My Design Principles students do not know the difference between art and design, even after reviewing examples and having lengthy discussions. This confusion is typical society wide. So what is the difference?
Design is a collaborative effort between a designer and a client — someone with a need for visual expertise. The designer has the ability/education/experience to take the client’s concerns and transform them into a meaningful visual solution. They are the eyes and hands that have the ability/knowledge/experience to think visually and the expertise to use any number of tools to create an appropriate solution.
On November 8, The Design School at Taylor’s University hosted a one-day exhibition entitled Design For Good that showcased a number of collaborative works that fulfilled a need that was either articulated by a client or for which the designers identified a need. These projects were often done between lecturers and students, or teams of lecturers, as well as lecturers with people outside of the school.
The exhibition offered ways to see how design does do good work; how it brings solutions to society whether through tangible work or screen-based solutions. These projects expand and explain and illustrate that design is not always a commercial endeavour.
A group of interior design students together with interior design lecturers Norji Nasir and Edwin Nada Chomen, together with e-book technical supervisor Jeffrey Patrick, transformed a tedious/stodgy mini-library, located at Kampung Ulu Melaka, Serendah, Selangor, into a pleasant and vibrant reading space for the Suku Temuan Orang Asli. Students showcased their capabilities in designing the interior space as well as managing the mini-library project from ideation to the final execution in a series of videos and blog documentation. In addition, the students created an e-book to motivate learners’ reading through an interactive way.
In another project, lecturers Shamsul Hamimi Ab Rahman, Noorshafandi Abdul Rahim, and Noranis Ismail presented a tactile textile installation, Thermo-songket, that visually illustrates the ubiquitous Malay allegorical phrase, Melentur buluh biarlah dari rebungnya, that directly translates as To bend a bamboo, you must start from the shoot. This proverb is omnipresent in all aspects of Malaysian life and is visually unique in its hundreds of design and pattern variations — always shaped and contained within a repetitive geometric isosceles triangle. The simplicity of the geometric rigid shape allows for the experimentation in the translation of the patterns on a tactile surface. With the application of thermoforming technology, this piece not only creates a new layer of experience in appreciating the exquisite touch and craft of songket but also brings the traditions of Malaysian craft into the next century.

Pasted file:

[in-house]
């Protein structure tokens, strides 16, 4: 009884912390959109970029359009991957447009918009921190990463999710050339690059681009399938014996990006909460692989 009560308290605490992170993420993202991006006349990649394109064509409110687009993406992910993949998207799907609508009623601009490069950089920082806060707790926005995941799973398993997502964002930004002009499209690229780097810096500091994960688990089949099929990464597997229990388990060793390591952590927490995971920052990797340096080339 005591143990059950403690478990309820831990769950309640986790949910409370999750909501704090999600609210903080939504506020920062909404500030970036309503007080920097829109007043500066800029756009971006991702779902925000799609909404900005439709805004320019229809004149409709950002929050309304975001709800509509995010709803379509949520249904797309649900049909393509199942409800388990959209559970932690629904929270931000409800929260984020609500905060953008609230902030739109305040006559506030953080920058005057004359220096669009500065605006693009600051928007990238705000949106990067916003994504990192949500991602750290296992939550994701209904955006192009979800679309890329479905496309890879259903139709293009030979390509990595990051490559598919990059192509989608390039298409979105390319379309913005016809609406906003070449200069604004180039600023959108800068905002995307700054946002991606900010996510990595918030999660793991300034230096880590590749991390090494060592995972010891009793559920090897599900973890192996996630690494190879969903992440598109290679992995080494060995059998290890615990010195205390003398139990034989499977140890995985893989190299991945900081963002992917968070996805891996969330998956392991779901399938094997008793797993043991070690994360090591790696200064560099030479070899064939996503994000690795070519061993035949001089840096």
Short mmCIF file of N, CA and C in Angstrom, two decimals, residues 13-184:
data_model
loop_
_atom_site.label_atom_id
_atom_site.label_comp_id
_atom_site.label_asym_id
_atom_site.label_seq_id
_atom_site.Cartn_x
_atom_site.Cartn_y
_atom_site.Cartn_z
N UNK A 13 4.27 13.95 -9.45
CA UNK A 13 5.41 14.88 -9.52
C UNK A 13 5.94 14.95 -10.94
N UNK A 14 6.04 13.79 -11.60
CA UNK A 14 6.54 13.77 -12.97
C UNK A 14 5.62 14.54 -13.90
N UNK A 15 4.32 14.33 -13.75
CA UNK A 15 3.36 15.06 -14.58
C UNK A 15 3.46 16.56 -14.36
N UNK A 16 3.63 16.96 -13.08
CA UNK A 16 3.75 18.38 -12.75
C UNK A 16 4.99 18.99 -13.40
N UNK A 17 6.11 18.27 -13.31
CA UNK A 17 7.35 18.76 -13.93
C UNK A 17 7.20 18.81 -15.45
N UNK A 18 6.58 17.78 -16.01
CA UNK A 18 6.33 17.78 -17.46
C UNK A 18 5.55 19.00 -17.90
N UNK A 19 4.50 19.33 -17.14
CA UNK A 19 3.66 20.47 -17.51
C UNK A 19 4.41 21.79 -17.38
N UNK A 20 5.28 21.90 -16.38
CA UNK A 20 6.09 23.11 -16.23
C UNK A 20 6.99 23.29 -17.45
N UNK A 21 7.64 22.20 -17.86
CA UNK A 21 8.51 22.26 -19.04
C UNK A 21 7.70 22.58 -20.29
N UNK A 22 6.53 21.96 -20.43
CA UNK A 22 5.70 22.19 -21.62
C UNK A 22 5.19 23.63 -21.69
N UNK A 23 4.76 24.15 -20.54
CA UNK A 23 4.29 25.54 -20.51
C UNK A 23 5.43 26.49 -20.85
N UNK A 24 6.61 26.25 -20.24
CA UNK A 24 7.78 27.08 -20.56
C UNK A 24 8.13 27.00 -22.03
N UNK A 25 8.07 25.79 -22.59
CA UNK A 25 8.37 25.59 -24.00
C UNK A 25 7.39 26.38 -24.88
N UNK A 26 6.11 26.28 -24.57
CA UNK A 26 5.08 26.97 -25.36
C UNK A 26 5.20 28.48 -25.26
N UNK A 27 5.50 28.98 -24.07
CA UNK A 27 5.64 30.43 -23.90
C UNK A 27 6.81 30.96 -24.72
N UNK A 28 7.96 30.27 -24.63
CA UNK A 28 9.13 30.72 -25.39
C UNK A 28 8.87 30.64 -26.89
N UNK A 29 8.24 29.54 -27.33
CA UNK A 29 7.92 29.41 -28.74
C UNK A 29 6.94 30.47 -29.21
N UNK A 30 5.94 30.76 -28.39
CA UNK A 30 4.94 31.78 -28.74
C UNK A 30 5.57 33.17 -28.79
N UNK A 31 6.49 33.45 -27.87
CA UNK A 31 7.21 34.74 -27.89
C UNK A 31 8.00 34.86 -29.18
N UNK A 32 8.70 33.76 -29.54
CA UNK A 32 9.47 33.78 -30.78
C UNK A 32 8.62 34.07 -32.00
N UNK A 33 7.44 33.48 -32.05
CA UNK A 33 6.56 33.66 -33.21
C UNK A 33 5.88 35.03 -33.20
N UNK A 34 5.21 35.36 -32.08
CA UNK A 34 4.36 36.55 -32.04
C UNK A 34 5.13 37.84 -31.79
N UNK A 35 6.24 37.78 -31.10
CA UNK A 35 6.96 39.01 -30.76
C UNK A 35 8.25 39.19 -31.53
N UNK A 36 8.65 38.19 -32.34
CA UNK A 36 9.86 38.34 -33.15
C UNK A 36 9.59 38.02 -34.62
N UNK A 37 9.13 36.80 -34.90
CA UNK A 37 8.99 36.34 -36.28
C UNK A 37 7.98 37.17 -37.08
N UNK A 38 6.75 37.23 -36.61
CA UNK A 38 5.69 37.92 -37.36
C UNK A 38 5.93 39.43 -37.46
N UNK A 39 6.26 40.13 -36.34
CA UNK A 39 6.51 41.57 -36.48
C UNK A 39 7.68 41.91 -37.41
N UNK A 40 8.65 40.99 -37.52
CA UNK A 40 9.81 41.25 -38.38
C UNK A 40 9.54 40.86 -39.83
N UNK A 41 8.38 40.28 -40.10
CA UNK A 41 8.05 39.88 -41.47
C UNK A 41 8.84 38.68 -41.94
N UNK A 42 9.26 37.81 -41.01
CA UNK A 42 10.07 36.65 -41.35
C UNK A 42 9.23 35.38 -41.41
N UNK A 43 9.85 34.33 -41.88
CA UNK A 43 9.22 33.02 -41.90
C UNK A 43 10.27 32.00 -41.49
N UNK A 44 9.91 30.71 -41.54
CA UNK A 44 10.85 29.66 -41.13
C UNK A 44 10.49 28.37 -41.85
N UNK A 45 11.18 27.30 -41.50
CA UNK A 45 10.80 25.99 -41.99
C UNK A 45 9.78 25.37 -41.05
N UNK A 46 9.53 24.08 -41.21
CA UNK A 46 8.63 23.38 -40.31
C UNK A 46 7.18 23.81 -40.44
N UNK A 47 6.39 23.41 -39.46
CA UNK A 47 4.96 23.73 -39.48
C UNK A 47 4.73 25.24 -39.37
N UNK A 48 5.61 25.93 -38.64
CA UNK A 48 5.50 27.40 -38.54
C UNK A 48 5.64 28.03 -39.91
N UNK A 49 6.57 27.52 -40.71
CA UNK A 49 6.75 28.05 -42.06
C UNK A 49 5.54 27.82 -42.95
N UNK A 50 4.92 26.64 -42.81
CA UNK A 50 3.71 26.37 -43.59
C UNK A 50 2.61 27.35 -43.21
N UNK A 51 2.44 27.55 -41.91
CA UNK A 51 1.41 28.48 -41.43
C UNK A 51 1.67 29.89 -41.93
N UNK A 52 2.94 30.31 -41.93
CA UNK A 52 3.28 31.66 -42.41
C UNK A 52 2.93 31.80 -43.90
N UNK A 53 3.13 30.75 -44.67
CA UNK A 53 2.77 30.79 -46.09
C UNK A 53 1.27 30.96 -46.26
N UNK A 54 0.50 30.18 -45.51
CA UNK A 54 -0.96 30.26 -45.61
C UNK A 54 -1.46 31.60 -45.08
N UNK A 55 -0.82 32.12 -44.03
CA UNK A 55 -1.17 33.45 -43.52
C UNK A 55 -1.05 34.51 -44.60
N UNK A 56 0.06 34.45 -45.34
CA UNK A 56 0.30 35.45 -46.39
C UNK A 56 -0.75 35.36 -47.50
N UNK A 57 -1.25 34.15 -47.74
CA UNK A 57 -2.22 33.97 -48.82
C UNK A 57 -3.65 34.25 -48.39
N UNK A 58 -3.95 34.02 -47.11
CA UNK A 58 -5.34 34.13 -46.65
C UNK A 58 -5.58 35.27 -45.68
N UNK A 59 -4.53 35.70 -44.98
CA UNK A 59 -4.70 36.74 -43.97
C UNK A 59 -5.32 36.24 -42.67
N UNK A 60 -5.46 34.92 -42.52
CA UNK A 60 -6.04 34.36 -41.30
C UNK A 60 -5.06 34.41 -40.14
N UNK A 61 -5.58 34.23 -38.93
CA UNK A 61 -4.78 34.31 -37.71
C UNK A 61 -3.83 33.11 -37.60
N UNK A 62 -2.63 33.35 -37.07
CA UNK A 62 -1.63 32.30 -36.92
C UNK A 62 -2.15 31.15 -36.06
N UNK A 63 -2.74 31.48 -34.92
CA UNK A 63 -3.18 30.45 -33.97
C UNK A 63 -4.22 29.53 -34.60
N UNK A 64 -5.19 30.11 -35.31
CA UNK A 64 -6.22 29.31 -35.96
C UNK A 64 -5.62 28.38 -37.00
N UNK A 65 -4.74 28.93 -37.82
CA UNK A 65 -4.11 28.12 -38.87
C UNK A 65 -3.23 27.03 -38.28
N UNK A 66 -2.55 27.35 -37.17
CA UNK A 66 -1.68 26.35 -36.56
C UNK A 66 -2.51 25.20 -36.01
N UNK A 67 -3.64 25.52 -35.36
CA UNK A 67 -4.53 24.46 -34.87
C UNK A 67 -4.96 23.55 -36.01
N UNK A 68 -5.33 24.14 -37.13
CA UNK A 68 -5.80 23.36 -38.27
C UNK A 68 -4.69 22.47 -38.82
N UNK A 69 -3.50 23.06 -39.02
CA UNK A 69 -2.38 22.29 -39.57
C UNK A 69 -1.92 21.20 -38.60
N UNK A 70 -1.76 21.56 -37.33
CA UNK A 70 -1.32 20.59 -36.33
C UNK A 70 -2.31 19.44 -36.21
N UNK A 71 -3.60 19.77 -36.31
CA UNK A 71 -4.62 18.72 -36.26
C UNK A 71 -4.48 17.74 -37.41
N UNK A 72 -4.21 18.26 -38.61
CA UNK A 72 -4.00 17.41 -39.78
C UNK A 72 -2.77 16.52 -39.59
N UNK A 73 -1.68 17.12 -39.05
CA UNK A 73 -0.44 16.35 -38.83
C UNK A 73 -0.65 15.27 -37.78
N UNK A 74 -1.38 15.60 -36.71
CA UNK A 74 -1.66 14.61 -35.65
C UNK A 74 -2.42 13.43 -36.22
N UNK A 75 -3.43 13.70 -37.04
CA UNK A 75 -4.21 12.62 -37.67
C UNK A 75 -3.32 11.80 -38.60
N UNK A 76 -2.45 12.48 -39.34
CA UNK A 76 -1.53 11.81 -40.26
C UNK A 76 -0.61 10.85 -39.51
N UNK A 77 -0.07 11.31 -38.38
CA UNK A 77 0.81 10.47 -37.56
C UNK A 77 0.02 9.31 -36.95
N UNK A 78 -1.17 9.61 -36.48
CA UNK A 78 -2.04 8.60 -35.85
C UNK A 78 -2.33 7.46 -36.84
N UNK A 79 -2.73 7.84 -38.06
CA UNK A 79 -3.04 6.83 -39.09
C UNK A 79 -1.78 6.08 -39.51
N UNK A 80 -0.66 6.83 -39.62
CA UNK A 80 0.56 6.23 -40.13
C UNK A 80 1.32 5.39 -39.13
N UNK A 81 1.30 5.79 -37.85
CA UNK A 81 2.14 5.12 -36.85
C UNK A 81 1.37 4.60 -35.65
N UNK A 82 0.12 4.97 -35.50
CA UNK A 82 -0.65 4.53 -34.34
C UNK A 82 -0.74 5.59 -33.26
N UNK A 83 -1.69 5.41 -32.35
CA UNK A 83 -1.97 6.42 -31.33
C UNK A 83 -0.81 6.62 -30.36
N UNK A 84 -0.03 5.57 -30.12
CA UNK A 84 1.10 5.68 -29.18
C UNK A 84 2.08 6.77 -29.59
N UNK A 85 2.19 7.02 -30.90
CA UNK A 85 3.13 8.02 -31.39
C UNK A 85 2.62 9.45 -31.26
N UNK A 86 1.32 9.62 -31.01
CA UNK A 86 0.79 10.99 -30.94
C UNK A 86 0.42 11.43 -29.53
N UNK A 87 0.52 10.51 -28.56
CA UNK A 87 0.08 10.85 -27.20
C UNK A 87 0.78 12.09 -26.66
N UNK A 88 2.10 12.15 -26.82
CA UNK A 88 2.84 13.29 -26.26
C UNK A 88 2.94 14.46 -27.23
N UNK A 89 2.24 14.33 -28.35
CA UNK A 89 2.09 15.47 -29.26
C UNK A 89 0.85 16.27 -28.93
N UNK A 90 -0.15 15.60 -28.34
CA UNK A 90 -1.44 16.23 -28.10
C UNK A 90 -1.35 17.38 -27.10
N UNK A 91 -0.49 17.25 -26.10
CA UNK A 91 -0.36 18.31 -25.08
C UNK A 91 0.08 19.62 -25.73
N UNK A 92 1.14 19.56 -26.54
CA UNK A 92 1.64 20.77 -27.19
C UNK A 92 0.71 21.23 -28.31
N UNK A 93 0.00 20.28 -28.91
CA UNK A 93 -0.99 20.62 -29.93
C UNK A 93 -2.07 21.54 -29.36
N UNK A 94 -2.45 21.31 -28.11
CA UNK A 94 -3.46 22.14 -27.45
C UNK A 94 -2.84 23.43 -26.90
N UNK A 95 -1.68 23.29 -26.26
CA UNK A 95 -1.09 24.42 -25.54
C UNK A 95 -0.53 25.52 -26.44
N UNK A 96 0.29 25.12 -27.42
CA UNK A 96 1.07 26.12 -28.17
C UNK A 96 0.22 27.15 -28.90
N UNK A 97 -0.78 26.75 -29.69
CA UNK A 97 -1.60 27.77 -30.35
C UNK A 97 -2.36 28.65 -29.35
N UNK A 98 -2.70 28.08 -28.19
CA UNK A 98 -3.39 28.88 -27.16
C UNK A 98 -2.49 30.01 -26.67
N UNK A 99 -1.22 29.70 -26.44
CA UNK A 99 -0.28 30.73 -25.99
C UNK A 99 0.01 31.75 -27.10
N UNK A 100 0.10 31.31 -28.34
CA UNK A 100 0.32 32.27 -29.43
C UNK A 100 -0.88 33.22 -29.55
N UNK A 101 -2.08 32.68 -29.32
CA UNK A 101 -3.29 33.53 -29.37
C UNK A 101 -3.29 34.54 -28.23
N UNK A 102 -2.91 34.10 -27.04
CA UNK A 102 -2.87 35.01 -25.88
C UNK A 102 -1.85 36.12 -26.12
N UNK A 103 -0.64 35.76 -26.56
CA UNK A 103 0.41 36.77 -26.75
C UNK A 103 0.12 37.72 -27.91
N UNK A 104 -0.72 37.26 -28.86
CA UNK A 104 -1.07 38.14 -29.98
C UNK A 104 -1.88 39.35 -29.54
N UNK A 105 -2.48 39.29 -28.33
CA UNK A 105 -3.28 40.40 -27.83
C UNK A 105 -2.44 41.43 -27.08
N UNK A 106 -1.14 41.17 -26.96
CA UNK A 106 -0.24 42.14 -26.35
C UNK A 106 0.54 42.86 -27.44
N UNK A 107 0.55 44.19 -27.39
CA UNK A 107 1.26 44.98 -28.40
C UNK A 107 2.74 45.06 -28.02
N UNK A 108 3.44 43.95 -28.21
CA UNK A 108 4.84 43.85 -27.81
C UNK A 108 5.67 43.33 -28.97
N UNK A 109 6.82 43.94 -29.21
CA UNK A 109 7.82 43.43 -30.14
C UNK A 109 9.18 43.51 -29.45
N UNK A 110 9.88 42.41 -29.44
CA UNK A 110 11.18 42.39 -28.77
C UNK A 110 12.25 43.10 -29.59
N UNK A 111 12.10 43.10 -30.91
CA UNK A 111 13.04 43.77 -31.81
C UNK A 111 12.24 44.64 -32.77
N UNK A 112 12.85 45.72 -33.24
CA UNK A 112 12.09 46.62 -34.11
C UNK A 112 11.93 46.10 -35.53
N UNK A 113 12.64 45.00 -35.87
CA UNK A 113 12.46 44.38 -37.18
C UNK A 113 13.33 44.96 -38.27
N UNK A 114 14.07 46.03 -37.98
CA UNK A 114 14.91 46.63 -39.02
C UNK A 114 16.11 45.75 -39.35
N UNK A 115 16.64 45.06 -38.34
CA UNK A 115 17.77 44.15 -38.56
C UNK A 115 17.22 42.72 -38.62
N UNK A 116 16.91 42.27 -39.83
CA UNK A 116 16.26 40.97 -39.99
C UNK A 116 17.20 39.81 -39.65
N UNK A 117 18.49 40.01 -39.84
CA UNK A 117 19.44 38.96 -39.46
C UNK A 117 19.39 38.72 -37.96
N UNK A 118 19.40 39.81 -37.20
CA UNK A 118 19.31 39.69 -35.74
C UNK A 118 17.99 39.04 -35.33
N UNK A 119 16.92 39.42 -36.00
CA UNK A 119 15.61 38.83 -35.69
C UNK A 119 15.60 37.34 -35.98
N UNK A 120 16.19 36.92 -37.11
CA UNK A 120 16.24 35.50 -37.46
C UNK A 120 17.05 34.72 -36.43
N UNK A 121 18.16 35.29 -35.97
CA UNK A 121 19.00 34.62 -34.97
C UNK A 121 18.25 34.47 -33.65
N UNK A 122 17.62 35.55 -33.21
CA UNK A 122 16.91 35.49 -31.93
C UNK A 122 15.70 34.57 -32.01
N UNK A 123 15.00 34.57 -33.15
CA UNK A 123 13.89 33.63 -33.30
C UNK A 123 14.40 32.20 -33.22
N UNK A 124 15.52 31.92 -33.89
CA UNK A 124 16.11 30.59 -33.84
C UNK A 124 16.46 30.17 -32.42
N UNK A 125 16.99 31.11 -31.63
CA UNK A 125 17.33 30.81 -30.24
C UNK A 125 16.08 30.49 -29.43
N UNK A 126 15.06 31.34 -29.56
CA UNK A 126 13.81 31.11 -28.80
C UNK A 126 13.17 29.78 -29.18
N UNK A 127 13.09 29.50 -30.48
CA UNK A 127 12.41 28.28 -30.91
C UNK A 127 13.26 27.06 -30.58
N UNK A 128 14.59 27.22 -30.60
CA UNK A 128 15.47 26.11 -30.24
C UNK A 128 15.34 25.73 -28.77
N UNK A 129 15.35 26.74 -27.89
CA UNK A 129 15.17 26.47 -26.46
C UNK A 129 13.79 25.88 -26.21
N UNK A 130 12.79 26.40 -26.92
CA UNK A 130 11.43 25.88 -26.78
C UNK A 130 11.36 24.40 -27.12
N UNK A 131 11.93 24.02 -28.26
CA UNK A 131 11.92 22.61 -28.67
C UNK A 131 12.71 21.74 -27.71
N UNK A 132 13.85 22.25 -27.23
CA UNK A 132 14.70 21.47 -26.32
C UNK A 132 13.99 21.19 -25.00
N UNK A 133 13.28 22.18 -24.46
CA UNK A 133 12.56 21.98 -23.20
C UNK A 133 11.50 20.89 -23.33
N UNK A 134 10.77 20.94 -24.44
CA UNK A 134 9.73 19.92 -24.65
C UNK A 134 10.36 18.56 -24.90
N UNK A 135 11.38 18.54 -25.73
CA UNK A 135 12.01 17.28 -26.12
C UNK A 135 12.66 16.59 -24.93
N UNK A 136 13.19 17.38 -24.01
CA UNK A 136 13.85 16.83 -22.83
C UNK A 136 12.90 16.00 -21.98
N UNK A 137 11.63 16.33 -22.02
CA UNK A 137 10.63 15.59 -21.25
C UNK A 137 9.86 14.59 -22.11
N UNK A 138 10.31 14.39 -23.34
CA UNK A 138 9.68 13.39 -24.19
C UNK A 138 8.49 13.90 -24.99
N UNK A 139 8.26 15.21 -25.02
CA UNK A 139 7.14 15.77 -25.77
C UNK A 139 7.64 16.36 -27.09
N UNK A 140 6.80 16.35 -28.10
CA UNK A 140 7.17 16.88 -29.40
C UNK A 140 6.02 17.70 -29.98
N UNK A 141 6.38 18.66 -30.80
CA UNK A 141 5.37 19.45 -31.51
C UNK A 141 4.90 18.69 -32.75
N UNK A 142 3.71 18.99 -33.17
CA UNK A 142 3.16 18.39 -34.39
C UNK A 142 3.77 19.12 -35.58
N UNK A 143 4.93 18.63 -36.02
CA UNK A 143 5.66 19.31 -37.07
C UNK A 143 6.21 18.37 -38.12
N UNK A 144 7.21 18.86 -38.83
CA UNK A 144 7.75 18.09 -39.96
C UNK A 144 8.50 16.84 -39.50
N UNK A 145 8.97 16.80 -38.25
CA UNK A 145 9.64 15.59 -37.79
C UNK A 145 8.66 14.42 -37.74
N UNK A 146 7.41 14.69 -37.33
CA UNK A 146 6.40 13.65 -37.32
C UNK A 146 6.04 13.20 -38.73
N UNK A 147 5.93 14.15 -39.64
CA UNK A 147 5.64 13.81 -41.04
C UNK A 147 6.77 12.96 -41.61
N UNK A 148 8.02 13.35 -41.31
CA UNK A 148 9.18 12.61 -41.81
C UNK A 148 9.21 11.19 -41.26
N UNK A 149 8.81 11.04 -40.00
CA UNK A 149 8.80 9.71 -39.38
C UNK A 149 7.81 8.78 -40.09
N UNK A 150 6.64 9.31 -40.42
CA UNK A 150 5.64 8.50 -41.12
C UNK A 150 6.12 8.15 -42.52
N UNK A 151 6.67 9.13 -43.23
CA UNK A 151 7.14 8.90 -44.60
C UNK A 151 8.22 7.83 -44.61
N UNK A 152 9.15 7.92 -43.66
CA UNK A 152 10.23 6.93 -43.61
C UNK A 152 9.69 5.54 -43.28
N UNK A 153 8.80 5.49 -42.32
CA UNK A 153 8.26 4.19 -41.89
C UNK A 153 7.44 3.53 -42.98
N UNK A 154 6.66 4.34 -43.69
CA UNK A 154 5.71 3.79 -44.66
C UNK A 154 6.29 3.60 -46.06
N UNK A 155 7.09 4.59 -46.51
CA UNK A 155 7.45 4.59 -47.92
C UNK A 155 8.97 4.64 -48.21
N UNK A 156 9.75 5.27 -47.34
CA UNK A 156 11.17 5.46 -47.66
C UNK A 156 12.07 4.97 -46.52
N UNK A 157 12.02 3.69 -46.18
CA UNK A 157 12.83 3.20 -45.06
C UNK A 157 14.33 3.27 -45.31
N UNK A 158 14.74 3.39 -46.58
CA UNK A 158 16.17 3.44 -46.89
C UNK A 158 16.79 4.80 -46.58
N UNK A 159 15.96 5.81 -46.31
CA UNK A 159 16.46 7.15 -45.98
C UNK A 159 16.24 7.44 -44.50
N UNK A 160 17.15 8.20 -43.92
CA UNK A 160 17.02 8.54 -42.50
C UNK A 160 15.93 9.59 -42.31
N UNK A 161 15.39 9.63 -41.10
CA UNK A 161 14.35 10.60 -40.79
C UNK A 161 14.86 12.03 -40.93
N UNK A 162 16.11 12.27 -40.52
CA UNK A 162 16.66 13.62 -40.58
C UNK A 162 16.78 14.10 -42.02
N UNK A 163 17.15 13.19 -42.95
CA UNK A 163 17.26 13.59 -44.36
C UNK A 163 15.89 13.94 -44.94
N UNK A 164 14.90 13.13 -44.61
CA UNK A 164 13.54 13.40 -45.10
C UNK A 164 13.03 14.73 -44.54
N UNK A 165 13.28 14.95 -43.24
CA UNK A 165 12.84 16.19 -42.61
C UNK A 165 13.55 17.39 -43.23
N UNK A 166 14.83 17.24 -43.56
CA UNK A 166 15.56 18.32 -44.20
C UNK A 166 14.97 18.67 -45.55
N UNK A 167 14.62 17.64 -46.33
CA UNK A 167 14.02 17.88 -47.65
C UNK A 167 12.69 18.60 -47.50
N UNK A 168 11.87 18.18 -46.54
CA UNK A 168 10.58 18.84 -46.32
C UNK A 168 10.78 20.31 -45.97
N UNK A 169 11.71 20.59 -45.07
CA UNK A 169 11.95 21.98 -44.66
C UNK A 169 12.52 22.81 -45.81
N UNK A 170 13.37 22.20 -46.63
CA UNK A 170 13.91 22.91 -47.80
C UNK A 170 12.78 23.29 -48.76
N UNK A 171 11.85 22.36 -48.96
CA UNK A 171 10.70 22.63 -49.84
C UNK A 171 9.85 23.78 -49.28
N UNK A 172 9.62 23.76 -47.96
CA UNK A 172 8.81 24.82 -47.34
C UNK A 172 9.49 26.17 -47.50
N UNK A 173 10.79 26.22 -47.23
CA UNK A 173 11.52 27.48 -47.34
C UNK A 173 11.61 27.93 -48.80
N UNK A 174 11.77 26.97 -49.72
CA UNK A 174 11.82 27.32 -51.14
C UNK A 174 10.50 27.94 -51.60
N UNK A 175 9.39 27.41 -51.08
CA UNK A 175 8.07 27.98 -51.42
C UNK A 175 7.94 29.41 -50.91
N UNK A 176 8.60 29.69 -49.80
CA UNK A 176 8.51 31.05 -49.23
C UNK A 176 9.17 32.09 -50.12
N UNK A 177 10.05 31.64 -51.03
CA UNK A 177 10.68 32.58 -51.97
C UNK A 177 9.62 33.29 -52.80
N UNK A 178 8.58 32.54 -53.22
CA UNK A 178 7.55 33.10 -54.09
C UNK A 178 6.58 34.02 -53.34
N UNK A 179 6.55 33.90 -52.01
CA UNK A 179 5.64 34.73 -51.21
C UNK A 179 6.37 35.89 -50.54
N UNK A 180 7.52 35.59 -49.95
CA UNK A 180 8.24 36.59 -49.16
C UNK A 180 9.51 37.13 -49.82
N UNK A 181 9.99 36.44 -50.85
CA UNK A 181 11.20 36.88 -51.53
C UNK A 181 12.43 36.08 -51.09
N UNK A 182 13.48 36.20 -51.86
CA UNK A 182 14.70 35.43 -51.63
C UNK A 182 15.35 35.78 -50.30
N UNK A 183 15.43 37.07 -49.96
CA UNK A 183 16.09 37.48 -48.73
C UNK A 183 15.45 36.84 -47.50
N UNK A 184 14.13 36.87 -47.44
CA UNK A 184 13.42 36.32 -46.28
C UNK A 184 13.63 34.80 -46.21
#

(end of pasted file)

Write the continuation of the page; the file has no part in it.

Charles Sharma Naidu and Yip Jinchi, lecturers, served as design consultants/research advisors to students Yang Chee Kent, conceptualiser/designer; Ron Chong and Sam Mun Hoe, designers to develop the game, Two Nations Power Conquest Game. Although this game revolves around war and conquering, the essence of its materialisation requires collaboration between the players. This strategy war game is inspired by research about two warring nations. The board game applies team strategy, decision making, and wit in order to cross borders, infiltrate, and claim power cubes. The game’s customizable game-play conditions, with intriguing rules of engagement, add to the fun experience.
The exhibition also included traditional visual work led by Redzwan Hisham Bidin, lecturer, together with students who have practiced drawing and compositional skills while observing people and surroundings. At the start of the semester, students did prompt-based weekly sketchbook assignments until they recognised the process as an important creative outlet that also encouraged them to see themselves developing as illustrators.
Lantern Art: A Wondermaker Community Hub was done in a collaboration between lecturers Aidatul Aida Ahmad Kushairi and Shamsul Hamimi Ab Rahman with students Soong Shin Siang and Chong Siong Loong Ron in the Bachelor in Interior Architecture Design Semester 03 Final Project and Bachelor of Design in Creative Media, Packaging and Merchandising Design. The Wondermaker project essentially visualises the notion of the maker/creator. It is a hub that not only produces commercialised hard and soft products but that also holds value within its own identity and branding. The purpose is not only to bring the culture of making Chinese lanterns alive but also to contribute to the surrounding communities.
Additionally, there were a number of screen-based works: Lecturers Dr Norhayati Saad, Shamsul Hamimi Ab Rahman, and Razif Mohamed brought to life the work of Dr. Mohamad Hariri Abdullah through a digital compilation using e-magazine and augmented reality (AR) to document the design process where ideas are transformed into a prototype. This work archived the ideas, inspirations, and exploration of Hariri’s creativity and passion in industrial design, particularly in transport design architecture and vehicle fabrication.
Timothy Long Tianjie with lecturers Diana Rosli, Aida Kushairi, and Martin Chong created an Awareness Campaign: Interior Design Education with Malaysian Institute of Interior Design (MIID) to create awareness of the interior design field that not only would help students to better understand the profession but could also encourage them to undertake the study of interior design.
Taylor’s students, guests to the colloquium that ran in parallel to the exhibition, and the general public actively participated in the works and hopefully benefited by experiencing design for good, and came away with a new perspective of how design is able to contribute to every level of society.